Senator Spivak: This bill has been passed by the Senate twice. It has been referred to this committee three times. I have presented the bill again because, since it was first introduced, there have been two elections and prorogations. I present it again because there is a huge community demand for something to happen.

Why the bill? The Senate cannot amend regulations to the Canada Shipping Act. We looked at various options, and this was the only way to do it. It is the result of the pressure on the government to come up with something.

Last week you were told that the bill duplicates existing legislation and that there is no need for it. In fact, it duplicates what the government has the capacity to do under the Canada Shipping Act but has declined to do for more than a decade. In 1994, the Coast Guard itself proposed that a new schedule be created under the act's boating restriction regulations to deal with personal watercraft. The industry opposed it, and it went no further than Part I of the Canada Gazette. Last week you heard that the Coast Guard is again proposing a new schedule that would deal with all motorized boats, not only personal watercraft, although few boats are capable of wake-jumping and the other stunts that PWC drivers perform. You heard that the industry is opposing even that modest proposal.

Bill S-12 does not duplicate existing legislation. It will do what a safety-minded and environmentally-minded government needs to do under the Canada Shipping Act but cannot muster the will to do in face of the industry lobby. It does not duplicate the Canada Shipping Act. It fills the rather large gap in the act's regulations.

You also heard the claim last week that it is discriminatory and may cause problems in targeting PWCs. There are many good responses to that suggestion. I should like to quote you one from RAPPEL, an association in Quebec that takes particular interest in water issues, the use of waterways and promoting water quality in the environment, who are greatly in support of the bill. They say:


Personal watercrafts are unique craft from the very beginning. Problems inherent in their unique design enable them to execute sudden maneuvers impossible to perform with a conventional powerboat, and this goes to show that separate regulations are needed.


PWCs are not just like all the other boats. That a PWC is different from other boats is recognized in the United States, Australia, Norway and in court decisions. The U.S. regulation that applies specifically to personal watercraft is something the industry association in the United States actually advocates that states adopt, as you heard last week. Contrary to what you heard, all states have adopted some form of regulation specific to PWCs. For example, 52 states require life jackets; 51 states set a minimum age for PWCs, as we do; 44 states impose limits on wake jumping; 38 prohibit operation in specific areas; and 12 set specific speed limits.

In Connecticut, Delaware, Montana, Rhode Island and Vermont, PWCs are banned on lakes that are reservoirs for drinking water. In Maine, they are banned on lakes of less than 200 acres; in Vermont, less than 300 acres; and in New Hampshire, less than 75 acres. On Lake Tahoe they are banned. They are also banned in Norway.

This bill does not purport to ban anything. I cannot understand why the industry is opposed to it as it is about giving people in a particular locale the ability to do something, if they wish and after proper consultation, about the quality of their lives on the lake. That is all it does.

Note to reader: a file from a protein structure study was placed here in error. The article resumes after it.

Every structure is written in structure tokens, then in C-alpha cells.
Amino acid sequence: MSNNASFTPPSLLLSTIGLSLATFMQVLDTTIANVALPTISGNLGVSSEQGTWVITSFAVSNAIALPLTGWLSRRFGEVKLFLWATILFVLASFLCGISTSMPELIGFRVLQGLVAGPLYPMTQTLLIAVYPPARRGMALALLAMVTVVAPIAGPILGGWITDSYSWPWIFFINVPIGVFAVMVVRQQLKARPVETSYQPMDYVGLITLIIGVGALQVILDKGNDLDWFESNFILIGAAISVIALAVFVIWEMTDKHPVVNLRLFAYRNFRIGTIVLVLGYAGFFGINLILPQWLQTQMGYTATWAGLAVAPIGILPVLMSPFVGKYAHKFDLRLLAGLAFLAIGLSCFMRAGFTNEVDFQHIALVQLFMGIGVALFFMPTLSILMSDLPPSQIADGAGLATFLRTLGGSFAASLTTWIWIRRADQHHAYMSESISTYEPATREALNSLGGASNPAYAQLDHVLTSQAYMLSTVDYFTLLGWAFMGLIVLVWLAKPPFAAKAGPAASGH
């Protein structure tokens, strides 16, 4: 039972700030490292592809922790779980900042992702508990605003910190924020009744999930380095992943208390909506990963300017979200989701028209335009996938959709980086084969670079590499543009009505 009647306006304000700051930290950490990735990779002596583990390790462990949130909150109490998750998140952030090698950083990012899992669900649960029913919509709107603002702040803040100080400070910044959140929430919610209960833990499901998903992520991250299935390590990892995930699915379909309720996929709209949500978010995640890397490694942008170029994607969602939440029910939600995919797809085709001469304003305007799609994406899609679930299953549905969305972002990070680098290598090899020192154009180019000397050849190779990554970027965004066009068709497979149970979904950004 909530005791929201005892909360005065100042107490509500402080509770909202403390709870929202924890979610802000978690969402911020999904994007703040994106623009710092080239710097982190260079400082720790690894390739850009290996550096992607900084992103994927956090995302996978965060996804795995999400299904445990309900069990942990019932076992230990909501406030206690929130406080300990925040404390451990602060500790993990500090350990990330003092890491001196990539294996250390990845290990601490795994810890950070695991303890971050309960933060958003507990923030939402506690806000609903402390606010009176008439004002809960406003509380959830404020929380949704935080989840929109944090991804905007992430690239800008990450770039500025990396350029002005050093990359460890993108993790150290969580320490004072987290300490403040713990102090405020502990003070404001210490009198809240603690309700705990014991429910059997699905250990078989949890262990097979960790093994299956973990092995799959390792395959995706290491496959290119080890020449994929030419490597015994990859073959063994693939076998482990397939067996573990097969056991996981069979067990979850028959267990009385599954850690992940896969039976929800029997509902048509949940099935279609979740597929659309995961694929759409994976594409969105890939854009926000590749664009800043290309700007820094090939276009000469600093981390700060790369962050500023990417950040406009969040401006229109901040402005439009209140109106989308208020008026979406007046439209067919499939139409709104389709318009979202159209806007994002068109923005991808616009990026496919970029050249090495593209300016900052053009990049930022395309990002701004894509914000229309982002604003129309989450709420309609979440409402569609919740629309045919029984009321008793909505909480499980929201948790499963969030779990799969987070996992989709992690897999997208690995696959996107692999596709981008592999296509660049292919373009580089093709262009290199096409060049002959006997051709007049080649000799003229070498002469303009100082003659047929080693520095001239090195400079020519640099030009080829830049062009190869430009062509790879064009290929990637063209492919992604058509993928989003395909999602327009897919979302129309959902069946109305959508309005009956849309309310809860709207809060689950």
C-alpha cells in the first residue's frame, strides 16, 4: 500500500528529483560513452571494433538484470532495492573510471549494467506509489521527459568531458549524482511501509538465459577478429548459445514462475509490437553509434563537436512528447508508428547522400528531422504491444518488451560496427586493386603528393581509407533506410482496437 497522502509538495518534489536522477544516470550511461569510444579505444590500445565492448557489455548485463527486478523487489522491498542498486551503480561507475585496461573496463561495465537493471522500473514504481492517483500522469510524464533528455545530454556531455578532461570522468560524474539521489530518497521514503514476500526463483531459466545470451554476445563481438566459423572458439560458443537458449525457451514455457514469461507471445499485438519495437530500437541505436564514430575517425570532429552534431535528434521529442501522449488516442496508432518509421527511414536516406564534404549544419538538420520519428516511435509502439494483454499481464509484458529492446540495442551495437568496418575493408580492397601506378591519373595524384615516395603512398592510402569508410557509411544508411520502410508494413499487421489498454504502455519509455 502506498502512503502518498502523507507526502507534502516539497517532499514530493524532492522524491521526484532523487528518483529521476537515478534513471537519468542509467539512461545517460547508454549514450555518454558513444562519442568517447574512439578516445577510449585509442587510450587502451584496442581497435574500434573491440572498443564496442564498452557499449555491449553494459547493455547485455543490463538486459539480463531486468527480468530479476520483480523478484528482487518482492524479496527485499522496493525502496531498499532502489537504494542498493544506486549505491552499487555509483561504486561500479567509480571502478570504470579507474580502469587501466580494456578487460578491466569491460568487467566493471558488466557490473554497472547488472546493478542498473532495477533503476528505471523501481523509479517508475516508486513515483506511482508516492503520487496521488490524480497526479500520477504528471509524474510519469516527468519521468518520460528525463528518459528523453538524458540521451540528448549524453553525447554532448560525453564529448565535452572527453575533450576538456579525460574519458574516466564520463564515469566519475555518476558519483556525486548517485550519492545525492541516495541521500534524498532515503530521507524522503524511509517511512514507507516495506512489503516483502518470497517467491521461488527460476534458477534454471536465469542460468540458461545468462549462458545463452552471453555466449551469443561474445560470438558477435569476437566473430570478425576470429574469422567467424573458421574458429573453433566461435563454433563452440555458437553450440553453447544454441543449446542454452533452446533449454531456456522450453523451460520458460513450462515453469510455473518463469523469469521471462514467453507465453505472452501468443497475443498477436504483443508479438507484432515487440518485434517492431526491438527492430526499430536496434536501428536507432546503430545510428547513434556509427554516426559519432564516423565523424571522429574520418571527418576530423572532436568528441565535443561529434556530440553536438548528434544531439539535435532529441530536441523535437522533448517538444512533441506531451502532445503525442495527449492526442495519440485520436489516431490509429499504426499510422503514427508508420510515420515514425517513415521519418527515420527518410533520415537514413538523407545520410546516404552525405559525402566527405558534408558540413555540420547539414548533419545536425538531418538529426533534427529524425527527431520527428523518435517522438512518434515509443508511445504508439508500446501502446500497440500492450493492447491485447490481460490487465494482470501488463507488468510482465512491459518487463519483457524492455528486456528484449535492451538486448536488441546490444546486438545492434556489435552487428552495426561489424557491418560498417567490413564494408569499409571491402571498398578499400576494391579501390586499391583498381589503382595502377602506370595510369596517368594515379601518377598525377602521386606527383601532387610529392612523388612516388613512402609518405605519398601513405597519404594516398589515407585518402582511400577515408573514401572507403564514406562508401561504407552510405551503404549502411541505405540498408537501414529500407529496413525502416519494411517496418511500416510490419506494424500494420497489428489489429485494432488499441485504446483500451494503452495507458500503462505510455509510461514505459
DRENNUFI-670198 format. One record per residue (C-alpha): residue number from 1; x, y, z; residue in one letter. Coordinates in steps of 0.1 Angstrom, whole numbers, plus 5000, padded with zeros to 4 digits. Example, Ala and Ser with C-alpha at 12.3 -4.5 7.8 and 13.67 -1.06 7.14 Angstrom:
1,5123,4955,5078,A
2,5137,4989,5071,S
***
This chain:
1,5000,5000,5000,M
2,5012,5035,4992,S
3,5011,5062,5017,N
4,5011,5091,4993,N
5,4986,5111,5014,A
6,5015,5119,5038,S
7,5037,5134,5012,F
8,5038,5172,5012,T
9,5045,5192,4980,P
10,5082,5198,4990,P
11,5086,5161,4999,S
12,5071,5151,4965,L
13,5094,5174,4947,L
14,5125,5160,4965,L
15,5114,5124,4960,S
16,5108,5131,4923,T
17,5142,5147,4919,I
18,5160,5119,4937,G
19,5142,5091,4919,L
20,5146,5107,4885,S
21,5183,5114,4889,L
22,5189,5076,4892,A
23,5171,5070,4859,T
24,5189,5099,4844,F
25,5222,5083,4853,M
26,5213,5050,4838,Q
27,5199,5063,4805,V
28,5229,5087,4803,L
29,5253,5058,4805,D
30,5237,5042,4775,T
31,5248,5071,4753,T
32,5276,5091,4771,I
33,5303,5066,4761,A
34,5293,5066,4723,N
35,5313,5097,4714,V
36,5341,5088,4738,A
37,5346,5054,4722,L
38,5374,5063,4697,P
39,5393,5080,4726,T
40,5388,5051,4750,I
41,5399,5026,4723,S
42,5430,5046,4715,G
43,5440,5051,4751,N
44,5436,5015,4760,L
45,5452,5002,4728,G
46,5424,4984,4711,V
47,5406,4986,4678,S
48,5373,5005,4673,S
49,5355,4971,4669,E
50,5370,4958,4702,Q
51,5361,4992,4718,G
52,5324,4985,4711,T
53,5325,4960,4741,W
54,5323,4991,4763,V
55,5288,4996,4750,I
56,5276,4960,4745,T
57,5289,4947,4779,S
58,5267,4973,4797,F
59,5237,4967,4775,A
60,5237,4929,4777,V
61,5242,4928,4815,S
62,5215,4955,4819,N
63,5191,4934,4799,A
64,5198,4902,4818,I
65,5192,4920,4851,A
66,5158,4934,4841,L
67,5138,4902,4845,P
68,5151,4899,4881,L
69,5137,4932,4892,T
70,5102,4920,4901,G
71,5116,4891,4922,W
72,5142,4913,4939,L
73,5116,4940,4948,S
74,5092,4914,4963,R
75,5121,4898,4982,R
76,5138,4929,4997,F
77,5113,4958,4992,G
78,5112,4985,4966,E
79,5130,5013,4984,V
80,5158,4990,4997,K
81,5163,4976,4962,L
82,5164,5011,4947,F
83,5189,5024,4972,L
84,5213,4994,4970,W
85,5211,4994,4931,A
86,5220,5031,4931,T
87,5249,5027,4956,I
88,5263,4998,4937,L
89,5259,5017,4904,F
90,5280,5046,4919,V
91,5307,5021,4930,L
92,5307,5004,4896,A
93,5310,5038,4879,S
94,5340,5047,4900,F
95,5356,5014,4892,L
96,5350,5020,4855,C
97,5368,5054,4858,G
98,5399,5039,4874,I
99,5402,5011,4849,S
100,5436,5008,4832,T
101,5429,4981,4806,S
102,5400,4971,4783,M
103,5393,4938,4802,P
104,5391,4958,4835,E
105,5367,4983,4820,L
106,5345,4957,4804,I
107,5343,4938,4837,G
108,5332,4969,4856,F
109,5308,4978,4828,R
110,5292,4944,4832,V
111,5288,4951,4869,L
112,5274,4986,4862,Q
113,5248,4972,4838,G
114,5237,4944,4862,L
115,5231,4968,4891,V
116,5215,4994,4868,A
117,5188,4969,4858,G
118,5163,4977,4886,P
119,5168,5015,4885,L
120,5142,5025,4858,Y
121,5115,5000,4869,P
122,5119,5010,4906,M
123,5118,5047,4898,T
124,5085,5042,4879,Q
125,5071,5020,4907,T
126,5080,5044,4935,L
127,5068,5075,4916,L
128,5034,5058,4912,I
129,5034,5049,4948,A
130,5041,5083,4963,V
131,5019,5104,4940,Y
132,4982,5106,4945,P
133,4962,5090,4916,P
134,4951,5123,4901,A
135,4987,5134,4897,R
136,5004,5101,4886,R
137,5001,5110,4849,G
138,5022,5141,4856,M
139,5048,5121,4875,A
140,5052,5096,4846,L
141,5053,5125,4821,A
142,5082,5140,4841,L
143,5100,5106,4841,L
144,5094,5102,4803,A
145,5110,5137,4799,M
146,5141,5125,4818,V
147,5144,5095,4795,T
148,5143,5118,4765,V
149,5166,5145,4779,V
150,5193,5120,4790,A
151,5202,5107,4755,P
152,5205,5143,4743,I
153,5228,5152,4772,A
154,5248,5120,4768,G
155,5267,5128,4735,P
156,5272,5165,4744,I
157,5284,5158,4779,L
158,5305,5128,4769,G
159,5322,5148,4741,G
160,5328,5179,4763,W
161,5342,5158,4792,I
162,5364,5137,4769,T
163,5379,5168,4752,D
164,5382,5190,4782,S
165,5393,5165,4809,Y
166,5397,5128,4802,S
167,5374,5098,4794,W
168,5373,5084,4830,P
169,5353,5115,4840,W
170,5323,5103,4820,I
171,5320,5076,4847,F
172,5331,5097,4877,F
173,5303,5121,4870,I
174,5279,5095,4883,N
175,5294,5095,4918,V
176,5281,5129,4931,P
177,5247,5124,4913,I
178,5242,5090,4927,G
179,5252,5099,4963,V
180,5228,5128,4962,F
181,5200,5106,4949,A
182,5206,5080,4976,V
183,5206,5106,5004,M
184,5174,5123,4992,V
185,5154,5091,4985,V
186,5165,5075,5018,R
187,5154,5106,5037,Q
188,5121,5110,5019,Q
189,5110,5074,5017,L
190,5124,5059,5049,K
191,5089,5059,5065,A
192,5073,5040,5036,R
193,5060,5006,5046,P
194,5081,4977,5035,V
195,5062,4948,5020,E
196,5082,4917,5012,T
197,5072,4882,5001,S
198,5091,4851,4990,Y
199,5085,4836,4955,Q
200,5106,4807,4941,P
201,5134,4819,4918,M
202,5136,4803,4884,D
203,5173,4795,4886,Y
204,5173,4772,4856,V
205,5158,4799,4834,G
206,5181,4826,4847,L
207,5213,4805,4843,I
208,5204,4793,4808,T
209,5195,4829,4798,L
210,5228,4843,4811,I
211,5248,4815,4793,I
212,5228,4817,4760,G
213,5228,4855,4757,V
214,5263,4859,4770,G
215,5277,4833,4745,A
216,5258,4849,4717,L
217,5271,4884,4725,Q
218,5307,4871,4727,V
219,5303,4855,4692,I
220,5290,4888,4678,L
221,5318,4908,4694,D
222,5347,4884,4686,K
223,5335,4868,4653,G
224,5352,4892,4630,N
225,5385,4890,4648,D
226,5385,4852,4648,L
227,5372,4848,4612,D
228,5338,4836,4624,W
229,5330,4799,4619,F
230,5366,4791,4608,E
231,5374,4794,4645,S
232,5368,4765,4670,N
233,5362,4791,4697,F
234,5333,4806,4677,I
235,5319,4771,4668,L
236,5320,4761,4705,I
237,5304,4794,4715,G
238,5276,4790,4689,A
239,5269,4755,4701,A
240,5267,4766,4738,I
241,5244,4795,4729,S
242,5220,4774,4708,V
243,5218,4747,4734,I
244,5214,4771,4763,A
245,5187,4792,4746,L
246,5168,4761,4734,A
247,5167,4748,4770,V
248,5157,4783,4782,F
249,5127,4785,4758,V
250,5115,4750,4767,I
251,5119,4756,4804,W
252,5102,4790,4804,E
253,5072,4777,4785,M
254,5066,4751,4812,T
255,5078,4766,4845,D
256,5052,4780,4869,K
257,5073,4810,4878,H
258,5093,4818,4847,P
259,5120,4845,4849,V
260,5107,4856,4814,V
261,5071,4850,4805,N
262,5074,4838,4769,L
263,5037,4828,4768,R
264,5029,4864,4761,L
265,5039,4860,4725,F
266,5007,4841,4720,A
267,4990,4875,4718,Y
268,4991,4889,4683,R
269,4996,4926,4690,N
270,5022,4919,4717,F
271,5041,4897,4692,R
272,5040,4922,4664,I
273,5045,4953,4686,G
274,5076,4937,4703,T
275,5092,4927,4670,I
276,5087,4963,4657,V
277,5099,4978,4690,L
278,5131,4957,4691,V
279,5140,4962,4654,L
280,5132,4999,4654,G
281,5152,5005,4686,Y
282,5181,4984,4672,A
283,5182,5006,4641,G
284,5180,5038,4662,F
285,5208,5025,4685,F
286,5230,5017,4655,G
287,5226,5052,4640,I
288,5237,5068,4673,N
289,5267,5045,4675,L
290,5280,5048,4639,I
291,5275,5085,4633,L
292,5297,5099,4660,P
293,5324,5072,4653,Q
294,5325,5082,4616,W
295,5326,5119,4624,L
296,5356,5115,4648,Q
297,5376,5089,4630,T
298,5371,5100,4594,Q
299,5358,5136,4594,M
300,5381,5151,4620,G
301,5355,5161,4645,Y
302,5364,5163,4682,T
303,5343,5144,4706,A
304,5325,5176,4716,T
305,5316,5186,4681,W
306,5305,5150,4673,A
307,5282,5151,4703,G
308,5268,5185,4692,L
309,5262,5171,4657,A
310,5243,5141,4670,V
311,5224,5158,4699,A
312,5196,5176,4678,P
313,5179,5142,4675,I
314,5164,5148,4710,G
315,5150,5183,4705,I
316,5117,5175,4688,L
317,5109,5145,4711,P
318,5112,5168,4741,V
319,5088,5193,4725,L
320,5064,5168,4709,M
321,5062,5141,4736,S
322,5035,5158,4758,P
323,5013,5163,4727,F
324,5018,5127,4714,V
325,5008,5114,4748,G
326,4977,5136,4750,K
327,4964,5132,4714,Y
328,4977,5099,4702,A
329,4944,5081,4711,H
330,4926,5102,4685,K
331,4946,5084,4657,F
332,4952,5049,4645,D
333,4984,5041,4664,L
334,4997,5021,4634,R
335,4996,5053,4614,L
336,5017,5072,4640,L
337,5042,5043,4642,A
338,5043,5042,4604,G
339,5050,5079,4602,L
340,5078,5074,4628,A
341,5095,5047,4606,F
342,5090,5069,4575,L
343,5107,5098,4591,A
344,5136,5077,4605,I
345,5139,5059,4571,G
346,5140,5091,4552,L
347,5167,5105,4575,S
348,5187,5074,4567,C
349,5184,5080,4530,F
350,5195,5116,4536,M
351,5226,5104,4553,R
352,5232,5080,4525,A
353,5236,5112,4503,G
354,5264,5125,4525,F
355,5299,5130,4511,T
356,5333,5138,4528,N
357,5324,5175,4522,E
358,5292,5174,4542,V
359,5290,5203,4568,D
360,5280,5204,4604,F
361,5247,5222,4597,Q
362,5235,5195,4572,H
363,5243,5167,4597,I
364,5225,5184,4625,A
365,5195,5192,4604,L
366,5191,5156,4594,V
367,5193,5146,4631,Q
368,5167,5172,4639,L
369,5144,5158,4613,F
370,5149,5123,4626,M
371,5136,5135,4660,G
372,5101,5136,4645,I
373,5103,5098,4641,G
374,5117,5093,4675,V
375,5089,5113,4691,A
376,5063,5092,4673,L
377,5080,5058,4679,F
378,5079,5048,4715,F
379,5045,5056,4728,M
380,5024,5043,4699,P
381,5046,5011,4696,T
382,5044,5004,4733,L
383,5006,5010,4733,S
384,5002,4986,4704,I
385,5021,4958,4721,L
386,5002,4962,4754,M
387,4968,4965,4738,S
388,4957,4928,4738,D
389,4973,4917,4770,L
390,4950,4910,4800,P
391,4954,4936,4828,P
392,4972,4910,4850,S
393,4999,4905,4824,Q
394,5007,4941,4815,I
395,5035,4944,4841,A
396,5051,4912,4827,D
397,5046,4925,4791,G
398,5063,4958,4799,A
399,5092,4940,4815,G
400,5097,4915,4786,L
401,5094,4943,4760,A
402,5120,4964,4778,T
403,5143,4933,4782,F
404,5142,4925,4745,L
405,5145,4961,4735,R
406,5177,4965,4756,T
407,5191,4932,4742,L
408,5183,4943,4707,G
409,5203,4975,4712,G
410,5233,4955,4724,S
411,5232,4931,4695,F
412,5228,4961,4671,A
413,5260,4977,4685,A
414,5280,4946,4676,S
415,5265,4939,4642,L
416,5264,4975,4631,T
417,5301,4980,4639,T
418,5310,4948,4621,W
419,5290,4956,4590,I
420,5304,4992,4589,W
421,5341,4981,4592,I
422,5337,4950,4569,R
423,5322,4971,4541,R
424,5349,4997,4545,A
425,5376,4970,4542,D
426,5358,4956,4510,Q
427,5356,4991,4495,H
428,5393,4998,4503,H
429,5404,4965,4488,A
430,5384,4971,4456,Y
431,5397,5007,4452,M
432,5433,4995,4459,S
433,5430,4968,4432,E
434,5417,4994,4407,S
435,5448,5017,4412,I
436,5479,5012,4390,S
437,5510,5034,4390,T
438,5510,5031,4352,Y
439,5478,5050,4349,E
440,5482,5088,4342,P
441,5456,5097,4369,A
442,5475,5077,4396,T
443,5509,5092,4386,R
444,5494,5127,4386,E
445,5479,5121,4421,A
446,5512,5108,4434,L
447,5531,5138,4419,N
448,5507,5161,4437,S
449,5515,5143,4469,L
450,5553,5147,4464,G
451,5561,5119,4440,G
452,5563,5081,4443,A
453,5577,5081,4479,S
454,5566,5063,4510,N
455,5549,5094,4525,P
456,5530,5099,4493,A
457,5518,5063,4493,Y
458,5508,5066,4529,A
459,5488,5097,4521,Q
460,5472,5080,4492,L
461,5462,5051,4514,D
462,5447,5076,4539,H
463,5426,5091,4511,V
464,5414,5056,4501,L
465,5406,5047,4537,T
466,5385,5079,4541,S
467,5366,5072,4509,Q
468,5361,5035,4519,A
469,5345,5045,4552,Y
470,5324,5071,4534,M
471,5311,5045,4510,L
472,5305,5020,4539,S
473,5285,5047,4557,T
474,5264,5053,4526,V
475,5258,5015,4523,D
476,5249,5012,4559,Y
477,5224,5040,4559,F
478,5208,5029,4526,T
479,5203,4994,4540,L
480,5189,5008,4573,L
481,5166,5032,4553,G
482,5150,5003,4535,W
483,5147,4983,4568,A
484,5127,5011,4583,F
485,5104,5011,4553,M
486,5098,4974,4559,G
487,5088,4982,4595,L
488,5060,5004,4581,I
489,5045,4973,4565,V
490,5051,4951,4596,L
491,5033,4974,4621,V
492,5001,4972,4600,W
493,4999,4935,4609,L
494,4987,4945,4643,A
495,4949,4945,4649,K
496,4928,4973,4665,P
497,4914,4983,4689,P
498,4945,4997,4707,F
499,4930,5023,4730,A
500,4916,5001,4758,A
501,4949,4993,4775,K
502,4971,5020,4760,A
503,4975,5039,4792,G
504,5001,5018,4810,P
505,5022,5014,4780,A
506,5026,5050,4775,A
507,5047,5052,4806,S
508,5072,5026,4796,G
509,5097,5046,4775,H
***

With regard to emissions, you have heard that there have been substantive improvements in the technology and that, on average, PWCs only last seven years, so why worry?

Again from our friends in Quebec comes this quote, ``...the...state air board estimates one 5-year-old personal watercraft steered for seven hours produces the same emissions as a new car driven 100,000 miles.'' The emissions include ozone, carbon monoxide and a host of others, and 40 per cent of the fuel from the old machines is emitted unburned into the lake.

The good news is that stringent new regulations are coming to force manufacturers of PWCs in the U.S. to cut emissionsby 98 per cent by 2008. However, that applies only to the350,000 new engines sold annually. Meanwhile, there are millions of dirtier boats in the United States, and a proportional number here, and there are no plans to retire them. A California industry group estimates that 20 years will pass before all these highly polluting models are off the water.

Finally, with regard to education being the answer, I should like to read the following:

The industry considers boating education to be a key element in improving boating safety for all users of the water. We have already implemented a comprehensive education scheme for personal watercraft which will help educate over 6,000 boaters in the coming year.

This appeared in an industry brief on boating regulations and personal watercraft presented to the Coast Guard. It is dated January 1994, just as the toll of PWC-related injuries and deaths began to climb: So much for relying on education.

In Canada, the industry does not acknowledge that an extreme sports vehicle, built for speed and tricky manoeuvres, requires specific regulation. In the United States, it does. We do not allow motorcycles to drive around playgrounds. They must be driven in certain areas.

Senator Massicotte proposed an alternative to Bill S-12 and asked this committee to wait and see whether there is a need for the bill after the new measures are in place. Coast Guard officials spoke to it and promised to appear before us next year to tell us what has been accomplished.